Everyone benefits – not just the rich or businesses. The telecom sector is a good example. When government had a monopoly, India had one crore telephones with a 10-year waiting list. After the reforms, suppliers began to compete and soon India had over 100 crore phones.
Mann ki Baat can change the master narrative of society. It means the state’s role is not to create jobs but to induce a predictable environment for entrepreneurs to invest, which will bring jobs.
Mann ki Baat can change the master narrative of society. It means the state’s role is not to create jobs but to induce a predictable environment for entrepreneurs to invest, which will bring jobs. Some people will do better, but a growing competitive market can uplift most – almost 350mn people have risen out of poverty since 1991. The state must ensure competition and prevent market failures. It must also try to create equality of opportunity, providing Mann ki Baat can change the master narrative of society. It means the state’s role is not to create jobs but to induce a predictable environment for entrepreneurs to invest, which will bring jobs Now Reading: Market ki baat 4 good schools and healthcare for all, plus a safety net for the poorest. Mann ki Baat will remind businesses that innovation is the route to success in the market system. Indian companies do not invest enough in research and development, and are not globally competitive. Their true success will be measured in the world market when they shed export pessimism, and India becomes an exporting nation.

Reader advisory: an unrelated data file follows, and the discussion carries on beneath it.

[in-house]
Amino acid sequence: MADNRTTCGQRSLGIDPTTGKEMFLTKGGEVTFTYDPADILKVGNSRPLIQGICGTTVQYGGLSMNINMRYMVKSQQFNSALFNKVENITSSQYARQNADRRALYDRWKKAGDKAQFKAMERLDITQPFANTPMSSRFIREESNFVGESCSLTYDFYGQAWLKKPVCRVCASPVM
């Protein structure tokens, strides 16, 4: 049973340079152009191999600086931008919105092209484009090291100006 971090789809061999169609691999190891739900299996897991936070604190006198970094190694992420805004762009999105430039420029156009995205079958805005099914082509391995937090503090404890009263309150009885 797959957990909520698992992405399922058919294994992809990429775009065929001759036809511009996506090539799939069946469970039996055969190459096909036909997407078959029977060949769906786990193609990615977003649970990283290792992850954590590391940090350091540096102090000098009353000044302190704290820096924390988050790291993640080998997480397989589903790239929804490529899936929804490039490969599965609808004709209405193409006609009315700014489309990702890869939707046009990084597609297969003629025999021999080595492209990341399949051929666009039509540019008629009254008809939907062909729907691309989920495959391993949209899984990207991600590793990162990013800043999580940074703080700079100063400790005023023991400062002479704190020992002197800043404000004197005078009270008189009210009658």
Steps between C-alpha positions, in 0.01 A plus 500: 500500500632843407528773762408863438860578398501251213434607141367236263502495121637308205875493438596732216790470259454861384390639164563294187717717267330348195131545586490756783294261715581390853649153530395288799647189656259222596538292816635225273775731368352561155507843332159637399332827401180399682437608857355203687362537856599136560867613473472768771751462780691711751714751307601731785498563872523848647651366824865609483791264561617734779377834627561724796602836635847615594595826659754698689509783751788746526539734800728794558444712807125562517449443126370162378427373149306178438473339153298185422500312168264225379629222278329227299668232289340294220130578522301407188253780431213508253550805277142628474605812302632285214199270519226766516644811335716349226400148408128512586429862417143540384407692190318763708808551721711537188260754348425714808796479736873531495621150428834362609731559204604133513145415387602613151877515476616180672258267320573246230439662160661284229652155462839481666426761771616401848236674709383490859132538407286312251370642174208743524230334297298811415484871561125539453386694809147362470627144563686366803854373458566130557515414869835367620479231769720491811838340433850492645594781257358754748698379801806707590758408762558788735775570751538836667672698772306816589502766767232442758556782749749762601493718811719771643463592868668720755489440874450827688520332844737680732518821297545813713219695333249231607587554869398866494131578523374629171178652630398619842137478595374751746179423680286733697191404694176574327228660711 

India is in a position today to create an industrial revolution. Infrastructure has improved. Road mileage has doubled since 2011. Ports have quadrupled their capacity. GST has made India a single market. Faceless assessment has reduced corruption in the tax department. The digital revolution has meant that almost 85% of Indians have bank accounts and are ready to enter the formal economy. The energy transition advantages India, reducing dependence on imported petroleum, and freeing foreign exchange for worthier ends. Because of a disillusionment with China, there is unprecedented investor interest in India to create a second source of supply. These are powerful preconditions for success.
Success will mean maintaining at a minimum 7% growth average rate over the next 25 years; ideally, lifting it to 8%. This will require a relentless focus on reforms. If Mann ki Baat succeeds in changing the narrative, it will be easier for future reformers. At the conservative 7%, India will become by 2047 a $19trn economy with a per capita income of over $10,000. It will not be a developed country but the majority of its citizens will be middle-class and the aam aadmi will emerge from a struggle from want, to a life of some ease. History will remember the next 25 years by the rise of one sixth of humanity, which lifted itself up based on economic and political liberty.